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- Protecting a Child’s SSI Benefits When They Receive an Inheritance
Disabled children may qualify for SSI benefits. These benefits can be particularly helpful in families that do not have much income. Sometimes a child who receives these benefits may have a loved one who cares about him or her and wants to leave much-needed funds behind to an individual in this situation. However, if it is not structured properly, an inheritance can cause a person on SSI to lose their benefits.
- Social Security Offset Provisions and Wrongful Denial in ERISA Cases
Most ERISA plans, as well as any supporting insurance policies for individuals, have certain provisions that will let the person offset disability benefits through Social Security, and a wrongful denial will invalidate these benefits. It is essential to proceed through the wrongful denial and acquire a correct decision in the case.
- What Medical Conditions are Considered for SSDI?
People who have certain disabling medical conditions may be eligible for Social Security Disability Insurance. But, with few exceptions, having a specific condition does not automatically entitle someone to benefits.
- Will My Ex Have Rights to My Government Benefits?
When a military veteran enters retirement, his or her retirement accounts and benefits may face divisions for any ex-spouses attached to the situation. It is important to understand how this affects the former military service member and how much he or she will need to give to the other person as marital property.
- 5 Myths about SSD Recipients
As soon as people enter the workforce, a portion of every paycheck is deducted for the Social Security Disability Insurance Trust Fund. During a lifetime, workers earn up to four “credits” per year, based on the number of hours they work and their income. If workers develop a disability, they will need a minimum number of credits to be eligible for SSD benefits.
- Can a Recent Medical Diagnosis Make an Employment Contract Voidable?
When confronted with a medical condition that makes work difficult or impossible, it is important to consult with a supervisor and explain the situation fully. However, if the employer is unwilling to let the worker out of an employment contract, it may be necessary to hire a lawyer and resolve the matter through a different type of solution.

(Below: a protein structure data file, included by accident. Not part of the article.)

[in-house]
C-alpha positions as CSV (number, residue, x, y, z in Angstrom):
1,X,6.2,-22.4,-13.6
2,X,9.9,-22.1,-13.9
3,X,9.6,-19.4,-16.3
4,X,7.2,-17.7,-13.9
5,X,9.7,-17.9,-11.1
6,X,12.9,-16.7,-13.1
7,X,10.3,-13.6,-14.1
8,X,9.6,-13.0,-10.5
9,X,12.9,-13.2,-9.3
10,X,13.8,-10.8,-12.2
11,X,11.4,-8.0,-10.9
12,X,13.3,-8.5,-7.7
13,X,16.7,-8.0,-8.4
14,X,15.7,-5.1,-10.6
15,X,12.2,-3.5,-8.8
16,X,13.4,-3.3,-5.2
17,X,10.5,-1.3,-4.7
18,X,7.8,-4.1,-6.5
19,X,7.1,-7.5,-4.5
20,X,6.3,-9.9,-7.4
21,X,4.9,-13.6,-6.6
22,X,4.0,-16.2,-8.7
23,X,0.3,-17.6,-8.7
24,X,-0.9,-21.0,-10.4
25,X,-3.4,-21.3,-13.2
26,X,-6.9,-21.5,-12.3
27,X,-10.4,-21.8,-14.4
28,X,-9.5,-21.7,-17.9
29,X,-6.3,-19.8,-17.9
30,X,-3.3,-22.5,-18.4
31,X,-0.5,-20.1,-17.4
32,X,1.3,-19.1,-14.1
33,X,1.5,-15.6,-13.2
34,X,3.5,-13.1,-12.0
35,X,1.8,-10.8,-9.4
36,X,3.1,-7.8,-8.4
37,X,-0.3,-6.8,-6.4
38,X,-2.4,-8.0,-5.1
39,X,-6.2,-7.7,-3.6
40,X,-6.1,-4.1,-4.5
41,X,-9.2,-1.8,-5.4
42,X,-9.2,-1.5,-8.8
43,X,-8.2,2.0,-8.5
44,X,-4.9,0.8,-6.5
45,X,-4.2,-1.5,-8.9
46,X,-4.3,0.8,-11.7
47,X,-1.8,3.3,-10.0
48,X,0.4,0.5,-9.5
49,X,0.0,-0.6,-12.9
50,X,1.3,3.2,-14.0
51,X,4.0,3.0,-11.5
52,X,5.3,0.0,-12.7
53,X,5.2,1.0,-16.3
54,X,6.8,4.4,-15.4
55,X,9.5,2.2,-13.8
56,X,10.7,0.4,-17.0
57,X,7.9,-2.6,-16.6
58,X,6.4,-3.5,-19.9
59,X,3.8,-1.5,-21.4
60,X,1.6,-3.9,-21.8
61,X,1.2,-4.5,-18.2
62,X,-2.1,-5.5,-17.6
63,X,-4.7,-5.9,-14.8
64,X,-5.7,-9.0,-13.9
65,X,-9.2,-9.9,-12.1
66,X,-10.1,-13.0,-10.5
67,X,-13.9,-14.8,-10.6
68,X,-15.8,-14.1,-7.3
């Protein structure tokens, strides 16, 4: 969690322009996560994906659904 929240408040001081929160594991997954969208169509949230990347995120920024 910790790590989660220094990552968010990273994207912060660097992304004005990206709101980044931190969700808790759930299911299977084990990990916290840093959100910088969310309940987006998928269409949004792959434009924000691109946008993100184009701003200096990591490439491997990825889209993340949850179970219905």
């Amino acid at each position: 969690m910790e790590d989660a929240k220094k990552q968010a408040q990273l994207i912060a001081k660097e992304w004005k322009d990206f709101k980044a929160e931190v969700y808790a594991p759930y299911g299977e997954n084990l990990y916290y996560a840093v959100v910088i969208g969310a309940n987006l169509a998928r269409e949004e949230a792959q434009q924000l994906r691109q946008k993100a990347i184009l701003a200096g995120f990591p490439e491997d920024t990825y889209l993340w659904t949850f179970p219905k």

- HIPPA Violation: Non-Medical Staff Accessed and Shared Medical Records. Who Do I Sue?
When a violation of the Health Insurance Portability and Accountability Act occurs, severe penalties may be issued against the perpetrator when he or she is discovered due to the confidentiality of the records. However, if proper measures are not in place to ensure the data has been secured, the medical facility could be at fault in the incident as well, and a claim may be possible.
- What Are the Uses for a Miller Trust?
A Miller Trust is a special type of trust that adjusts a person’s income downward, usually in an attempt for the individual to retain eligibility for certain types of governmental benefit programs. Most often, these trusts are used for the purpose of establishing eligibility for the Medicaid program.
- Facts about a Special Needs Trust
Special needs trusts are designed to help individuals have a better quality of life while retaining eligibility for government benefits. Individuals who have disabilities often have needs that are not covered by health insurance or government benefits. Because they may have limited income, special needs trusts help provide some of these supplemental needs without supplanting government benefits.
- What Are the Different Types of Veteran Disability Benefits?
Veteran disability benefits are compensation methods used to provide monetary assistance to persons that have been in war. These are to recognize the disabilities, acquired diseases, injuries and health conditions that soldiers have experienced through active service while on duty.